Hurricane Sam expanded into a large vortex in just a few days and swept the Atlantic in the form of a category 4 storm.
As of Thursday night, Sam was still a tropical storm. By Saturday morning, Sam strengthened into a category 3 hurricane, and then continued to strengthen. According to the National Hurricane Center, it is expected to be a major hurricane in at least the next day or two.
Meteorologists do not expect hurricane Sam to make landfall in the United States, although it may affect parts of the Caribbean. The storm is expected to bend north and return to the sea later this week.
Although scientists hope that hurricane Sam will not cause major damage before crossing the ocean, it is still a symbol of the seasonal change of Atlantic hurricanes – a huge and rapidly intensifying cyclone in another unusually busy hurricane season.
The Atlantic hurricane season is currently at its peak and shows no signs of slowing down. Sam is the fourth named storm formed in a week and the 18th named storm of the season. (named storms include tropical storms and hurricanes.)
Sam is also the seventh hurricane of the season and the fourth hurricane to reach the “big storm” state, that is, a category 3 or higher hurricane.
Shortly after Sam’s formation, subtropical storm Teresa became the 19th named storm of the season. The brief Teresa dissipated on Saturday after holding on for a few days.
According to Phil klotzbach, a meteorologist at Colorado State University, there is only one season in observed history with 18 or more storms at this time of year. It was 2020, the most active hurricane season on record, and by the end of the season in November, there were 30 named storms.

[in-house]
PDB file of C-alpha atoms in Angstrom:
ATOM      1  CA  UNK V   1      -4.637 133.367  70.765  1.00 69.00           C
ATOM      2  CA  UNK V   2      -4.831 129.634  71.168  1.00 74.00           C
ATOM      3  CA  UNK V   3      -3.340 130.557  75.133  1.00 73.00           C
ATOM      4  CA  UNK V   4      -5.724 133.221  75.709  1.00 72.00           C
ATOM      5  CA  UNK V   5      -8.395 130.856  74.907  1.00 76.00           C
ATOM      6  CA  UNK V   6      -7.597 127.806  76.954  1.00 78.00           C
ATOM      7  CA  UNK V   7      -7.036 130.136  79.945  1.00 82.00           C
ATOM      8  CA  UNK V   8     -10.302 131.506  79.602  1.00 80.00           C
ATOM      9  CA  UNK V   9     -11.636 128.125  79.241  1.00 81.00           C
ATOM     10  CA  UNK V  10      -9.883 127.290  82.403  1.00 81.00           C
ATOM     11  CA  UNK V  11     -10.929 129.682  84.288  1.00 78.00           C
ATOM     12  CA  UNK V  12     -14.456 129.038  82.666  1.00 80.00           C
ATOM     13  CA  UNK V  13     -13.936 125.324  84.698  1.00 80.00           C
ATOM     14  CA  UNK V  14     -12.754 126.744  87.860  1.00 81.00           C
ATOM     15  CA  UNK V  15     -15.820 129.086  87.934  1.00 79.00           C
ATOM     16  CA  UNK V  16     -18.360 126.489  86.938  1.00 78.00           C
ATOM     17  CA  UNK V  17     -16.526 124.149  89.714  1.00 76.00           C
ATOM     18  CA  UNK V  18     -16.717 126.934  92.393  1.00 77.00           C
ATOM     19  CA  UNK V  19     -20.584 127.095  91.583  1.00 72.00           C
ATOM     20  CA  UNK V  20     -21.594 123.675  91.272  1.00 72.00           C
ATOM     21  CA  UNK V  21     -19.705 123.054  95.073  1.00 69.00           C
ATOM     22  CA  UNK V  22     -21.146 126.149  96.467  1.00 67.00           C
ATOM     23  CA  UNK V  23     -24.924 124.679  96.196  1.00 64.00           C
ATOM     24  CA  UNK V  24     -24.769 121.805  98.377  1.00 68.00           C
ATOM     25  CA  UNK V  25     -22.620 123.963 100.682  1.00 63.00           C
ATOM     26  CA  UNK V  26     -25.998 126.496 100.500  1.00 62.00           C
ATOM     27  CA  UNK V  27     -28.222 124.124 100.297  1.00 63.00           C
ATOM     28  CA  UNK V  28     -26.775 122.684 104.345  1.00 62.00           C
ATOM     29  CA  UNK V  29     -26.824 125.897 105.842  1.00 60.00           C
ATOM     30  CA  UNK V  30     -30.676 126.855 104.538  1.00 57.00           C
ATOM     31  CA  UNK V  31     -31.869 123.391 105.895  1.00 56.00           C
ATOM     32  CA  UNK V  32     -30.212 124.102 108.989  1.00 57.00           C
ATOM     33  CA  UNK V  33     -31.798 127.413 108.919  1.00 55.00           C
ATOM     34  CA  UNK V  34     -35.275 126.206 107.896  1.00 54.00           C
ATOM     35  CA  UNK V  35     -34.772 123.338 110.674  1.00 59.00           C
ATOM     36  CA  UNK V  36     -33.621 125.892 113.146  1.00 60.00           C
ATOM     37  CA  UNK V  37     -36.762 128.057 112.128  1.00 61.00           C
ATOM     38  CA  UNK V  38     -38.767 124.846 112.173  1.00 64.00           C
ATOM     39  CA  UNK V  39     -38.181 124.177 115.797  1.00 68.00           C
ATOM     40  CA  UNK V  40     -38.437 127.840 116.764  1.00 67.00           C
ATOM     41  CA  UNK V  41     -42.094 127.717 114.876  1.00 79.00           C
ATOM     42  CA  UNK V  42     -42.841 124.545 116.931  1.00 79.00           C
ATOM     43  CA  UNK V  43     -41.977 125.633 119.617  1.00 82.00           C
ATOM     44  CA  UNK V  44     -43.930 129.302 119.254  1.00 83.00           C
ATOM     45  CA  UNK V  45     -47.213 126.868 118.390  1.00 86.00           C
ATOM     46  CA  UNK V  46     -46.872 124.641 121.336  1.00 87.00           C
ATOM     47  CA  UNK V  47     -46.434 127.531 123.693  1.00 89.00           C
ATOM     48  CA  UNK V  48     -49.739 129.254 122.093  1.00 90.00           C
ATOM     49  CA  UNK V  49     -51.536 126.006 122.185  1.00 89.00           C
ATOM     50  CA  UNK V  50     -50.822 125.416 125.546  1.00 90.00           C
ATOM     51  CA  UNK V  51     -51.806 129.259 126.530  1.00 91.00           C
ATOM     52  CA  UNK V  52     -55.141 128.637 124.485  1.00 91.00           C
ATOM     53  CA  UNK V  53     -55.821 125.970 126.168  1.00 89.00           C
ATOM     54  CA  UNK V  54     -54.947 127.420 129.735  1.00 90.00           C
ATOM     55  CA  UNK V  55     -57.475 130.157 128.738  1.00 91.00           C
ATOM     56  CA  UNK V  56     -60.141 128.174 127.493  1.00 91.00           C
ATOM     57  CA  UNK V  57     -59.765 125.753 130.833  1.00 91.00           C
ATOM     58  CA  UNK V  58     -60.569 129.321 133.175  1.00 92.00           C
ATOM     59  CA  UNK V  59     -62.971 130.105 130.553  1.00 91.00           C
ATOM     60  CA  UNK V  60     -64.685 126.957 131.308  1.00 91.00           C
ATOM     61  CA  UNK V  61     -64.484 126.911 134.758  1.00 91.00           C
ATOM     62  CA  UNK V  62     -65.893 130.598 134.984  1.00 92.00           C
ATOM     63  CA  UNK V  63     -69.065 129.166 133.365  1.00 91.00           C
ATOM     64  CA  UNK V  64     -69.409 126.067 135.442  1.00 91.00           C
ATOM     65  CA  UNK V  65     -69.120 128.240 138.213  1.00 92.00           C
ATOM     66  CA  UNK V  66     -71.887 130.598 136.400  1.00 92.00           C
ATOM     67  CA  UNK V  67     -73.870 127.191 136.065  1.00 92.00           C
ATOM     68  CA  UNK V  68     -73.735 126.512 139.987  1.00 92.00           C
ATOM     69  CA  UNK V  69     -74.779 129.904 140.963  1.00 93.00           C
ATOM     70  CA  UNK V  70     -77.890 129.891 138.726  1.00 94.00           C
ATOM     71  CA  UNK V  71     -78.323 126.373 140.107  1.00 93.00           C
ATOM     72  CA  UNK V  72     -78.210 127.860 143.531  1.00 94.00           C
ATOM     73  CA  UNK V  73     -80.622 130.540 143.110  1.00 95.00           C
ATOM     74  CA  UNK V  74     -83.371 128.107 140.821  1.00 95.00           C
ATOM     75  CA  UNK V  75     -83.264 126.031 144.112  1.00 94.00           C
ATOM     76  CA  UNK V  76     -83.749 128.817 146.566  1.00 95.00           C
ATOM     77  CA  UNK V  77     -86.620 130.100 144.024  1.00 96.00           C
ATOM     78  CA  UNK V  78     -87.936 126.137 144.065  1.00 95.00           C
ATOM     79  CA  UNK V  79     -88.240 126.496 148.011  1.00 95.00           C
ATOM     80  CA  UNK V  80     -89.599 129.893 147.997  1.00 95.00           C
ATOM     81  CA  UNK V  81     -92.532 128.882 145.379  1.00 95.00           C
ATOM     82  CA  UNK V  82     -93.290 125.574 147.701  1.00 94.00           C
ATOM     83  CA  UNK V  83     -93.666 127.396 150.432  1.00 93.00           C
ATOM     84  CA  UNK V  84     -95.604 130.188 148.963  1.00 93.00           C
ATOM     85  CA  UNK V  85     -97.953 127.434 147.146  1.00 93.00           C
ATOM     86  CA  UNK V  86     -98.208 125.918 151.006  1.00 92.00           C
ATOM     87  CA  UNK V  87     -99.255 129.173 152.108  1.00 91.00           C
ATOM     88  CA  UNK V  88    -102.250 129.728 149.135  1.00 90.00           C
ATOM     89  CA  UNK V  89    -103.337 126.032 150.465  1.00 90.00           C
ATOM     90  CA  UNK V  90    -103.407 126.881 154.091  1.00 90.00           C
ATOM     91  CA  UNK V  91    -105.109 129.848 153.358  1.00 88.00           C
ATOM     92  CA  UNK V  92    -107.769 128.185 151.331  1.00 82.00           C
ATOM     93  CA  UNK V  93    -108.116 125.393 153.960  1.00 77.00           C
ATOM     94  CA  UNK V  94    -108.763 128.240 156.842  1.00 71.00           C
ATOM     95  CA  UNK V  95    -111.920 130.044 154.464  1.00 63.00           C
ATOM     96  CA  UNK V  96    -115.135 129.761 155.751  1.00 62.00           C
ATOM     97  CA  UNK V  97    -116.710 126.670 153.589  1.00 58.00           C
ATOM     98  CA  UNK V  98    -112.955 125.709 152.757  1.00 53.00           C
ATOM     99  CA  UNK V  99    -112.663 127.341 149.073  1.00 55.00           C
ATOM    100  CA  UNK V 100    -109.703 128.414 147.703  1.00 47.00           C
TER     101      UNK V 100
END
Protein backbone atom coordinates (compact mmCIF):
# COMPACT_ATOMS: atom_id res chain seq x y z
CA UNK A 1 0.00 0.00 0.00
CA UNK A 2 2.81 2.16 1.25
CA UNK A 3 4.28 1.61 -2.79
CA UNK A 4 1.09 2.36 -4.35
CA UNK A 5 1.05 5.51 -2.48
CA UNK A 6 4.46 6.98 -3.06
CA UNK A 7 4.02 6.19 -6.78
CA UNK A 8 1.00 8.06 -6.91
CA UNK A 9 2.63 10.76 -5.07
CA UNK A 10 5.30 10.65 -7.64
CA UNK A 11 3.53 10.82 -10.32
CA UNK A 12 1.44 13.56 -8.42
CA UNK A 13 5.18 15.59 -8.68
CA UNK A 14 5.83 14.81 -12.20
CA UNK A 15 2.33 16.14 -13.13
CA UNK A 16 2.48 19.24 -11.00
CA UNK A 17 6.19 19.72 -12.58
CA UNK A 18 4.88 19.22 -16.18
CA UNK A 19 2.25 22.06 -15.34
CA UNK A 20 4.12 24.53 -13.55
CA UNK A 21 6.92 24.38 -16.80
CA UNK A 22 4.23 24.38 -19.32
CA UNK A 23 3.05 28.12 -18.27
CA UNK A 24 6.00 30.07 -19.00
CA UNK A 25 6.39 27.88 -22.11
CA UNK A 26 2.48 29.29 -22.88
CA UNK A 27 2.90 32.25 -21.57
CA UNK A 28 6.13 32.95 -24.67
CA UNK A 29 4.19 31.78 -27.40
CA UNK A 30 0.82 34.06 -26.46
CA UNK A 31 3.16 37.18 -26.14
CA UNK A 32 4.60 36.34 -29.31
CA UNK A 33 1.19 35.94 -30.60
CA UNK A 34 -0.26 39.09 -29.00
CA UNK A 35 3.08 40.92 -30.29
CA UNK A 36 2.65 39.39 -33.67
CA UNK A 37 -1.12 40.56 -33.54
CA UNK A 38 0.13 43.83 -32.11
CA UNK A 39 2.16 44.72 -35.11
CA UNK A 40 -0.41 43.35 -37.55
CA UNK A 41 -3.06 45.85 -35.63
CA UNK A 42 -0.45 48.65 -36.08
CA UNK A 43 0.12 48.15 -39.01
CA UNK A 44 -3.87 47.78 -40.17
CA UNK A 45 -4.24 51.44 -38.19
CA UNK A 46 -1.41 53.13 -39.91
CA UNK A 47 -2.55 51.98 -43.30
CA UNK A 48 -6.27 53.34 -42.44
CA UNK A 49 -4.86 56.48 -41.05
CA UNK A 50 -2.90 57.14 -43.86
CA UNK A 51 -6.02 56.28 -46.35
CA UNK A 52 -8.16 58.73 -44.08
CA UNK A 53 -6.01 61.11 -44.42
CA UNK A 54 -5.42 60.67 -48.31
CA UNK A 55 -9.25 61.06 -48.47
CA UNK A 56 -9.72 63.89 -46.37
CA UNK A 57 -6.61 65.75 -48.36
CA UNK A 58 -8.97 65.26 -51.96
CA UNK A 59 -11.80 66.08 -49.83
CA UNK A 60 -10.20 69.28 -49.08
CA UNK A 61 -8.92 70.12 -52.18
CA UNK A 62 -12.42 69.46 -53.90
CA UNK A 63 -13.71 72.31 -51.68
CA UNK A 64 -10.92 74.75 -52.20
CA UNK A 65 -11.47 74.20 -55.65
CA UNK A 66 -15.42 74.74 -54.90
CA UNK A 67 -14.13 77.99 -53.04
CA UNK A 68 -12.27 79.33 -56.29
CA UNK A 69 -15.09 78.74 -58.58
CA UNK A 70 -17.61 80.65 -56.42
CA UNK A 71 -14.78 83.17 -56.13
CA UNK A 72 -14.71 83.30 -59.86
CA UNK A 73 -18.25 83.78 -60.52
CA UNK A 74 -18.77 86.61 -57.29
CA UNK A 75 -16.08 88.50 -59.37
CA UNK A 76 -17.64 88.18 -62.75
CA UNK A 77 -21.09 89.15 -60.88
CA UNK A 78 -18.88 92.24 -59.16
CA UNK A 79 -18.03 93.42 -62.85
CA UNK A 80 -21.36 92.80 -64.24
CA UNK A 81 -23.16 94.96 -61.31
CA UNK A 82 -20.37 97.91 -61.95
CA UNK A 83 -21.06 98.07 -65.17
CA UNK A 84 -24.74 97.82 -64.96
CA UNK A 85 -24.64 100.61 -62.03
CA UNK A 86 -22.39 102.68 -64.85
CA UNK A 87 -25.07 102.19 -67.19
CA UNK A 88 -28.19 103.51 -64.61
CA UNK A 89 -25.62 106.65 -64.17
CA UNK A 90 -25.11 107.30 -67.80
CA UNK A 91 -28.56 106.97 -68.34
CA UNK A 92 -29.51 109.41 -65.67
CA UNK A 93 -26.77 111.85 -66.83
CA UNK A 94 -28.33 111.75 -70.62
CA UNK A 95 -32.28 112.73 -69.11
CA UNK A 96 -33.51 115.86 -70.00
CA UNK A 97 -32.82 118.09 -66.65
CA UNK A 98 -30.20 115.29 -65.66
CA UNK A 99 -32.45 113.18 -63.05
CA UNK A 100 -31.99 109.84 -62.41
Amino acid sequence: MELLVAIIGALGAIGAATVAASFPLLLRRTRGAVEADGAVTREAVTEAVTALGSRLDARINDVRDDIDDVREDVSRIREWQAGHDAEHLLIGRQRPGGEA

It is unclear whether the same standard will be met in 2021. But it has exceeded early predictions for the season.
NOAA and Colorado State University independently issue hurricane season forecasts every year, usually updated in the middle of the season. The latest season outlook updated by the National Oceanic and Atmospheric Administration (NOAA) in August predicts that there will be 15 to 21 named storms by the end of the season, including 7 to 10 hurricanes and 3 to 5 major hurricanes.
Similarly, CSU’s outlook predicts that by the end of the hurricane season at the end of November, there will be 18 named storms, including 8 hurricanes and 4 major hurricanes.
Most of these milestones have been reached this season.
Klotzbach told E & amp; E news, like last year, many meteorological conditions have formed an unusually active season this year. This year’s ocean temperature is higher than in previous years, contributing to the formation of storms. Wind conditions are also favorable for hurricanes.
This year, there has also been a strong west African monsoon, which is a large general circulation model, which is often active in summer. Klozbach pointed out that the West African monsoon helps to generate waves in the atmosphere, which can be used as the “seed” of hurricanes in the ocean.
“Most of the storms that have formed since early August have developed from systems originally formed in Africa,” he wrote in an email.
Last year, warm ocean temperatures and favorable wind conditions also contributed to the peak season (climate magazine, August 21, 2020).